I have felt for many years that we are all guilty of letting life pass by while we communicate with no one.
When I was a child people were concerned that too much time in front of the telly was bad for our health, ‘you’ll get square eyes,’ was the cry!
Now we face a new challenge, mobile devices, the smart phone, our ability to be always connected. It’s worse than just the time lost or the risk of not valuing our time effectively. It’s the damage to us as humans. I’m not saying people were right to warn of, square eyes, I’m commenting on the damage to society.
This leap in our ability to easily communicate is harmful to the human art of communication.
The dramatic growth of mobile screens in just the last few years is rapidly changing society. I find myself noticing the detrimental effect more and more. Many teachers report school children struggling with basic language skills. Parents using an iPad to baby sit a child. I’m commenting on a greater effect, one where relationships are changing.
We had gone out for lunch as a family just a few days ago. While waiting for our table we had a drink at the bar. Sat at another table were two young couples in their thirties. All were looking at their mobile phones, not glancing at them but interacting for several minutes. They were drinking and moving their fingers and browsing their mobile sites. Probably updating their status on sites like Facebook, letting their supposed friends know they were out having a great time with their real friends.
At another table I noticed a young mother deep into her phone screen, while her young daughter, no more than two, still in nappies was playing on a tablet. Shortly the mother looked up momentarily, to acknowledge her partner returning with drinks from the bar. He spoke to his daughter for a second and then got his phone out and all three commenced looking at their individual screens.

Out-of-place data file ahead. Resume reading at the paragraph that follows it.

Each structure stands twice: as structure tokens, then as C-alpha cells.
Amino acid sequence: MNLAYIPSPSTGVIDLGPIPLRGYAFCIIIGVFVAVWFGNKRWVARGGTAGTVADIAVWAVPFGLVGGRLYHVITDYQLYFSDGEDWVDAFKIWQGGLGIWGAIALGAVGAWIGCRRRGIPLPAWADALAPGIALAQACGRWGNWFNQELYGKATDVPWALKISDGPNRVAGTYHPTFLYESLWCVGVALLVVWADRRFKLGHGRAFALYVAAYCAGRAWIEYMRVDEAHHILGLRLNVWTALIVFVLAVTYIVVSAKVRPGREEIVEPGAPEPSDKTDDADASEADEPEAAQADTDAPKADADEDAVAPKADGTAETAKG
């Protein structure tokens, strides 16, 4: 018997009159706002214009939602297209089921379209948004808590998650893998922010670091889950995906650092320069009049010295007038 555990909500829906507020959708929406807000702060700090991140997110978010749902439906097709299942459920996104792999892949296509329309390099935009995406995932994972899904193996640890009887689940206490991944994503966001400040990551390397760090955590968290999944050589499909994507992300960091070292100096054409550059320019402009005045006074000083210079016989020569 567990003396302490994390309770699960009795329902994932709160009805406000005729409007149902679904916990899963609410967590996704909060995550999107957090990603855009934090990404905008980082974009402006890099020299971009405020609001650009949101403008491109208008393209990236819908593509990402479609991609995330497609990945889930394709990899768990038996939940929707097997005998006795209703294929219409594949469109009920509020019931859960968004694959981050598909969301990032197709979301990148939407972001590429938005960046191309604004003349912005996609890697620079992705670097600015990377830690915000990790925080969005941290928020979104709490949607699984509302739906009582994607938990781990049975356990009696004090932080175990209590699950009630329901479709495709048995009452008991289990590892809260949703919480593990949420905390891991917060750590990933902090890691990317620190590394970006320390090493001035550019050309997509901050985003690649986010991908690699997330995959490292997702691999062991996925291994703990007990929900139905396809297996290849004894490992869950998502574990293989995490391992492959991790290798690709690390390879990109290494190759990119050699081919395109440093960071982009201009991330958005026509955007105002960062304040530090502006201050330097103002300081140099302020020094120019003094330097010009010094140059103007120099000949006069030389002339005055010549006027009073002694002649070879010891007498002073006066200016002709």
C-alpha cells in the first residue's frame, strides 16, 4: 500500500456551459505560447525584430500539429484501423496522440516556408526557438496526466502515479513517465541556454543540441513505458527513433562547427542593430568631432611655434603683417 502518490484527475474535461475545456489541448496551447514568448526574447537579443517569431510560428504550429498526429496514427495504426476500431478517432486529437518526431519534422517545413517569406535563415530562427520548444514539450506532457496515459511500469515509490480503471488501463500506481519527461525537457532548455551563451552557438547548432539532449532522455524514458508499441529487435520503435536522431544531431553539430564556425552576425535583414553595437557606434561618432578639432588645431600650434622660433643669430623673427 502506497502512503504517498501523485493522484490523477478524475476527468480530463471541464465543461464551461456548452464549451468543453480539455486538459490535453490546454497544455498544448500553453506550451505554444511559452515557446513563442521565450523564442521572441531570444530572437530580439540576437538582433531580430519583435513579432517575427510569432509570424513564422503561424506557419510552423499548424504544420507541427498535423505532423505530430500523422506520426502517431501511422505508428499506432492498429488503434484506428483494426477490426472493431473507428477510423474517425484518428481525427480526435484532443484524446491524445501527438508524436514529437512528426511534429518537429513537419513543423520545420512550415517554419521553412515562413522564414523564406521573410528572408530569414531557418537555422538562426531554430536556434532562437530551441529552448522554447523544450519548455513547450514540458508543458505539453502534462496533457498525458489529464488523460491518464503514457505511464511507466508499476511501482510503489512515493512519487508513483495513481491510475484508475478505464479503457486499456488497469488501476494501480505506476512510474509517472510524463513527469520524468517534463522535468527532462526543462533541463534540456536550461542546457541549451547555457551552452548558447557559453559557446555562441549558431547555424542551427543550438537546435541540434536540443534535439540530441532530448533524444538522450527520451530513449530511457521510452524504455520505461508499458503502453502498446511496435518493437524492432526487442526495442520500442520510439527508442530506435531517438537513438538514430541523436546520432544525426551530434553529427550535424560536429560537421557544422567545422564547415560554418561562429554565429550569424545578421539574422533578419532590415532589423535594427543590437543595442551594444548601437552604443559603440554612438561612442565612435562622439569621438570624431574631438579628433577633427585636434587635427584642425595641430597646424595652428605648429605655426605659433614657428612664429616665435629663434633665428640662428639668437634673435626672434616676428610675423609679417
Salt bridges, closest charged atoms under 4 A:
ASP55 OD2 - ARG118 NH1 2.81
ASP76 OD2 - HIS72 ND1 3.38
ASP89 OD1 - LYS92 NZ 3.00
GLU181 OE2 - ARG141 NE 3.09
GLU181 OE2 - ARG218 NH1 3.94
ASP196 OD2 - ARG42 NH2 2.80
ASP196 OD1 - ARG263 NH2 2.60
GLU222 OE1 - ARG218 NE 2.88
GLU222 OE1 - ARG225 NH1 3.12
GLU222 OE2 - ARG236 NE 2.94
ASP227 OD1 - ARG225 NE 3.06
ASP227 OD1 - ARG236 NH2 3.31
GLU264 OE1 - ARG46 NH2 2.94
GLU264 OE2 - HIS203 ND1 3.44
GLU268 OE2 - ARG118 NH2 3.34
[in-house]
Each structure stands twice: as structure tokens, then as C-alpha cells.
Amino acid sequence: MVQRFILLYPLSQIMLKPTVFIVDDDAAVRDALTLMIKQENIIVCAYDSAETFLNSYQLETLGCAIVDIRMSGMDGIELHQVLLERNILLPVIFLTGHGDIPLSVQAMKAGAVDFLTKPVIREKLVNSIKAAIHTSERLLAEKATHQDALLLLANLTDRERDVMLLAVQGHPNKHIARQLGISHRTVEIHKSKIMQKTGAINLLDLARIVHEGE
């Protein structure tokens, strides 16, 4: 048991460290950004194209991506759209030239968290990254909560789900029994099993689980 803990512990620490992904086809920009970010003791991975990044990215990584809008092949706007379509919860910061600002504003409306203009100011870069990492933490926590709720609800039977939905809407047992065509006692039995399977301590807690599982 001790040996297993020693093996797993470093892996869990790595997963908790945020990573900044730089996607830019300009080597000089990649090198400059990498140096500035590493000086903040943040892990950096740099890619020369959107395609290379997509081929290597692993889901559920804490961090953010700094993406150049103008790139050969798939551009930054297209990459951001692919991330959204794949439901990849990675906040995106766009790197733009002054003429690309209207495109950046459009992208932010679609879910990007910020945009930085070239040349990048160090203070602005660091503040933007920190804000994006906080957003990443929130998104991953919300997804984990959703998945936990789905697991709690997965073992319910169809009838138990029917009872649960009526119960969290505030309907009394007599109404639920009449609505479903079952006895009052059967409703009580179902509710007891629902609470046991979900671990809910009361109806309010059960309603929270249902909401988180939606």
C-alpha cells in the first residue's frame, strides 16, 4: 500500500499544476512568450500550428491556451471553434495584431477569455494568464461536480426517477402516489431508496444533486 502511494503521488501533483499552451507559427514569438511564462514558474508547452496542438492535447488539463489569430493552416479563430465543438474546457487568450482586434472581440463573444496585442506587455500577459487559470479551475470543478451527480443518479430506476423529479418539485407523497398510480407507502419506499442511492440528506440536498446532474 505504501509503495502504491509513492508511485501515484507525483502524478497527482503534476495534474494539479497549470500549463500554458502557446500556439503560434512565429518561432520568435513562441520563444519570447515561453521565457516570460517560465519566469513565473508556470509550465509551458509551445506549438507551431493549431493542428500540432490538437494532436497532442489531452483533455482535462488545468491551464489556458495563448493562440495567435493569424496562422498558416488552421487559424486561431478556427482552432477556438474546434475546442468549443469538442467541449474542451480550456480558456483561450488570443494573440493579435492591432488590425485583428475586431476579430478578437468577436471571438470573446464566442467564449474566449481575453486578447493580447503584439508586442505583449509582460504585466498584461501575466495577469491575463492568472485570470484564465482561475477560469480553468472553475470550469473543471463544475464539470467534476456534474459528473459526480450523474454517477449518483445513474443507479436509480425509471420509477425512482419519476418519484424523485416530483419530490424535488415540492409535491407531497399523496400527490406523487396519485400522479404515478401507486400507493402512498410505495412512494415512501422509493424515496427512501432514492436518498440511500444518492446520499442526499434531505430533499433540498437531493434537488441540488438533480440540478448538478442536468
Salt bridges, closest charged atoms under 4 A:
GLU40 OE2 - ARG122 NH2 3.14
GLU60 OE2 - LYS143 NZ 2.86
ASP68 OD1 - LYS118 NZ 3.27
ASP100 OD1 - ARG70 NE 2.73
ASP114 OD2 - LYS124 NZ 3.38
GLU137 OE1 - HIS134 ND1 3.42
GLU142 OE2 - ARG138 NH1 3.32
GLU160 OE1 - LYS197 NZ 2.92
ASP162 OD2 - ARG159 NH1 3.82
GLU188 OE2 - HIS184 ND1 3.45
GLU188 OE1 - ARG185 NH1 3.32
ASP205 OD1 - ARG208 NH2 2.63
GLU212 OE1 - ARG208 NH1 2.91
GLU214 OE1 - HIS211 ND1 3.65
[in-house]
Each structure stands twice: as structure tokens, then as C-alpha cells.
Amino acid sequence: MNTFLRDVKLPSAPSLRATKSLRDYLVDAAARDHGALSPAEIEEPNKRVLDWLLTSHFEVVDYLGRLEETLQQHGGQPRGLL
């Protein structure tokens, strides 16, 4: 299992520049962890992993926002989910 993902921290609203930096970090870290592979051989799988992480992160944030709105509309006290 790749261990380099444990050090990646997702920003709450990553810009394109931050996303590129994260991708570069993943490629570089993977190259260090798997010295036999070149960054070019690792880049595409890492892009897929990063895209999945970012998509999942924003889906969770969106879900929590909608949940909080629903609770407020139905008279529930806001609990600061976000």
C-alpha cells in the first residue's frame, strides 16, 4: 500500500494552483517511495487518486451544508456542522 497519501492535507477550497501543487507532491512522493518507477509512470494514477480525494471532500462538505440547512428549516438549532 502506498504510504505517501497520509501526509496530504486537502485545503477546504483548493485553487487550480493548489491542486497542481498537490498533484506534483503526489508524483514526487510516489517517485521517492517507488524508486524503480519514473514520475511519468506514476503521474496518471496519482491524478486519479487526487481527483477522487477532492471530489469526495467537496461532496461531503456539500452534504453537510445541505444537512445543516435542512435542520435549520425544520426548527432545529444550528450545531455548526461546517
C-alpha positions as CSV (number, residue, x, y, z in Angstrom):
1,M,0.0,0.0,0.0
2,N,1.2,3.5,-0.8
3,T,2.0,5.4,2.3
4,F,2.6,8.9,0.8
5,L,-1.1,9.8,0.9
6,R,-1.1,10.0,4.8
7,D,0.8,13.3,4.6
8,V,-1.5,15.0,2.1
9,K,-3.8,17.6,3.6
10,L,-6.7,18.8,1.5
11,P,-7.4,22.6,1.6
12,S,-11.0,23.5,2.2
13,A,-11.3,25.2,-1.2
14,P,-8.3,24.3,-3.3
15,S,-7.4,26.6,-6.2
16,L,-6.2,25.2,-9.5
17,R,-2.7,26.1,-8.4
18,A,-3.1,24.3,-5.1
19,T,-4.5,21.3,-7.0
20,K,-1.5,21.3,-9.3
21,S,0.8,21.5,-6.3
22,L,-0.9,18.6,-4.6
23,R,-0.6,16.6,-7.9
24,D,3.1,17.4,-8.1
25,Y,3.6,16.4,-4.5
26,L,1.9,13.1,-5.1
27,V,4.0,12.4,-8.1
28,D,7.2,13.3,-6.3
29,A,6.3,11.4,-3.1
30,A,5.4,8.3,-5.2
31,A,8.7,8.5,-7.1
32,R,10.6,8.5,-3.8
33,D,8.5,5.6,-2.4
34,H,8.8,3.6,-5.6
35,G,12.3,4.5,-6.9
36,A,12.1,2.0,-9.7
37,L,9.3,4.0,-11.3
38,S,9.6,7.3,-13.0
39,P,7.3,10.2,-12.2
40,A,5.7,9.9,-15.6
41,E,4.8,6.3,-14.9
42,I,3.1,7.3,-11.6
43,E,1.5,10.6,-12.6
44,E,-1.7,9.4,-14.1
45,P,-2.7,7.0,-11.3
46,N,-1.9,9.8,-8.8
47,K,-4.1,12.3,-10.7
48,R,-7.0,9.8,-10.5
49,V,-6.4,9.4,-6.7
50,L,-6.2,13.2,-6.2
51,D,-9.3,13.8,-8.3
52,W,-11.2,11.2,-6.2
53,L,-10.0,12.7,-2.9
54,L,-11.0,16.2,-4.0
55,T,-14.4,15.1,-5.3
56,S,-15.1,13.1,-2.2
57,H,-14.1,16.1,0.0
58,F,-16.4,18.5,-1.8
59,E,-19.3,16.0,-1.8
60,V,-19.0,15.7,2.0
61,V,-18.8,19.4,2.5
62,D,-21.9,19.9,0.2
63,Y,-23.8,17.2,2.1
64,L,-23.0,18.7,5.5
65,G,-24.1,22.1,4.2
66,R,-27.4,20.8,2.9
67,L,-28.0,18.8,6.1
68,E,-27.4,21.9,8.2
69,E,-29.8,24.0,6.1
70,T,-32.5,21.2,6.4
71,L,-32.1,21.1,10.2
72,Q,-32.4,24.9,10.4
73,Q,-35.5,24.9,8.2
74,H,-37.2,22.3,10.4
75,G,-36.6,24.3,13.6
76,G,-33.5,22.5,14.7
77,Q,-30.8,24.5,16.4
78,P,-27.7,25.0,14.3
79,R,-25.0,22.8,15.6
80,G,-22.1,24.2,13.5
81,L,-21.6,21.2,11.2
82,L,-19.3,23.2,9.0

After a few minutes, we moved to our table. We ordered our food, ate our starters and finished our main meals. The young couple with the toddler remained in sight.
They only came off their devices ready to leave, as we waited for our deserts. This was at least forty minutes later. There had been little communication with the young child.
A child at the very peak of its ability to learn. The important formative years, when learning key skills, like how to read body language and interpret facial expressions all this crucial early learning comes from our first relationship with other people often mostly from the nurture of our parents. Just as fundamental it is the time to learn to speak and then to broaden ones vocabulary.
I wonder the dramatic effect this may have on the life chances, the happiness of that child and its reflection on the change we are seeing in society in general.